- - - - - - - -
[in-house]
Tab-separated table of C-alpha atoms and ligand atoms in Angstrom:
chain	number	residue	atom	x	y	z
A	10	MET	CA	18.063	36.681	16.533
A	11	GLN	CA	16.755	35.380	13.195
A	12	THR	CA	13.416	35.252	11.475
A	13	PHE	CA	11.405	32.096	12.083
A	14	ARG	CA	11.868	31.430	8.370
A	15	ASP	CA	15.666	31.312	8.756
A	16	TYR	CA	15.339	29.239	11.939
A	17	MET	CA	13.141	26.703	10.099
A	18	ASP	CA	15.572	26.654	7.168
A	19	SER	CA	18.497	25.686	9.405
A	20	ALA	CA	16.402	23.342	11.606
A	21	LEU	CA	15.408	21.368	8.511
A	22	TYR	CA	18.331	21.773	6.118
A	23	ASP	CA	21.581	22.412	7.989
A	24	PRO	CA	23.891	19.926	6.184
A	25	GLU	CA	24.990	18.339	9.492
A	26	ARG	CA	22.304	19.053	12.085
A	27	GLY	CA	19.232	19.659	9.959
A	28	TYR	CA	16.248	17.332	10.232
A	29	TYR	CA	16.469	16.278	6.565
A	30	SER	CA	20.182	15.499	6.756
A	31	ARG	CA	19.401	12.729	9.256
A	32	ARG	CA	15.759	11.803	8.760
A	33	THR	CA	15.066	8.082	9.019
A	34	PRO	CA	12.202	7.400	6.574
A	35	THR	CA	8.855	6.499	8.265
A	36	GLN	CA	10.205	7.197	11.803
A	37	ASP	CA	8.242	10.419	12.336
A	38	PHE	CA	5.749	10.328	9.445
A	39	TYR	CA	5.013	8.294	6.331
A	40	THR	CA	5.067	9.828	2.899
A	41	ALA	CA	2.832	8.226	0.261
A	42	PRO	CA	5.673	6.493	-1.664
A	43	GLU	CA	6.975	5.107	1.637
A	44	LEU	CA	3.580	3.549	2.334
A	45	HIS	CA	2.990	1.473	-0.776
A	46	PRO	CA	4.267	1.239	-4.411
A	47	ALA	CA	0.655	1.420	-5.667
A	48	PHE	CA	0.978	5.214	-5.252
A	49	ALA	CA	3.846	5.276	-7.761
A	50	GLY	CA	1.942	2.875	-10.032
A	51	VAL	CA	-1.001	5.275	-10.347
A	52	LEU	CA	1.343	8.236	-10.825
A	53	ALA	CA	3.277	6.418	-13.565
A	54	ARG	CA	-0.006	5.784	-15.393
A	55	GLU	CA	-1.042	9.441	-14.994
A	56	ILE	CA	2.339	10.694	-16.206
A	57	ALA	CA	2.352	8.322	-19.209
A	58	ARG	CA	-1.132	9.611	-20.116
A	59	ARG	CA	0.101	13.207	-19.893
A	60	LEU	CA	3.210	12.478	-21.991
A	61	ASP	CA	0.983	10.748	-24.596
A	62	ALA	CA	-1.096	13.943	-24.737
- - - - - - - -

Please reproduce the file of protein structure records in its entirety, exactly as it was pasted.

[in-house]
Tab-separated table of C-alpha atoms and ligand atoms in Angstrom:
chain	number	residue	atom	x	y	z
A	10	MET	CA	18.063	36.681	16.533
A	11	GLN	CA	16.755	35.380	13.195
A	12	THR	CA	13.416	35.252	11.475
A	13	PHE	CA	11.405	32.096	12.083
A	14	ARG	CA	11.868	31.430	8.370
A	15	ASP	CA	15.666	31.312	8.756
A	16	TYR	CA	15.339	29.239	11.939
A	17	MET	CA	13.141	26.703	10.099
A	18	ASP	CA	15.572	26.654	7.168
A	19	SER	CA	18.497	25.686	9.405
A	20	ALA	CA	16.402	23.342	11.606
A	21	LEU	CA	15.408	21.368	8.511
A	22	TYR	CA	18.331	21.773	6.118
A	23	ASP	CA	21.581	22.412	7.989
A	24	PRO	CA	23.891	19.926	6.184
A	25	GLU	CA	24.990	18.339	9.492
A	26	ARG	CA	22.304	19.053	12.085
A	27	GLY	CA	19.232	19.659	9.959
A	28	TYR	CA	16.248	17.332	10.232
A	29	TYR	CA	16.469	16.278	6.565
A	30	SER	CA	20.182	15.499	6.756
A	31	ARG	CA	19.401	12.729	9.256
A	32	ARG	CA	15.759	11.803	8.760
A	33	THR	CA	15.066	8.082	9.019
A	34	PRO	CA	12.202	7.400	6.574
A	35	THR	CA	8.855	6.499	8.265
A	36	GLN	CA	10.205	7.197	11.803
A	37	ASP	CA	8.242	10.419	12.336
A	38	PHE	CA	5.749	10.328	9.445
A	39	TYR	CA	5.013	8.294	6.331
A	40	THR	CA	5.067	9.828	2.899
A	41	ALA	CA	2.832	8.226	0.261
A	42	PRO	CA	5.673	6.493	-1.664
A	43	GLU	CA	6.975	5.107	1.637
A	44	LEU	CA	3.580	3.549	2.334
A	45	HIS	CA	2.990	1.473	-0.776
A	46	PRO	CA	4.267	1.239	-4.411
A	47	ALA	CA	0.655	1.420	-5.667
A	48	PHE	CA	0.978	5.214	-5.252
A	49	ALA	CA	3.846	5.276	-7.761
A	50	GLY	CA	1.942	2.875	-10.032
A	51	VAL	CA	-1.001	5.275	-10.347
A	52	LEU	CA	1.343	8.236	-10.825
A	53	ALA	CA	3.277	6.418	-13.565
A	54	ARG	CA	-0.006	5.784	-15.393
A	55	GLU	CA	-1.042	9.441	-14.994
A	56	ILE	CA	2.339	10.694	-16.206
A	57	ALA	CA	2.352	8.322	-19.209
A	58	ARG	CA	-1.132	9.611	-20.116
A	59	ARG	CA	0.101	13.207	-19.893
A	60	LEU	CA	3.210	12.478	-21.991
A	61	ASP	CA	0.983	10.748	-24.596
A	62	ALA	CA	-1.096	13.943	-24.737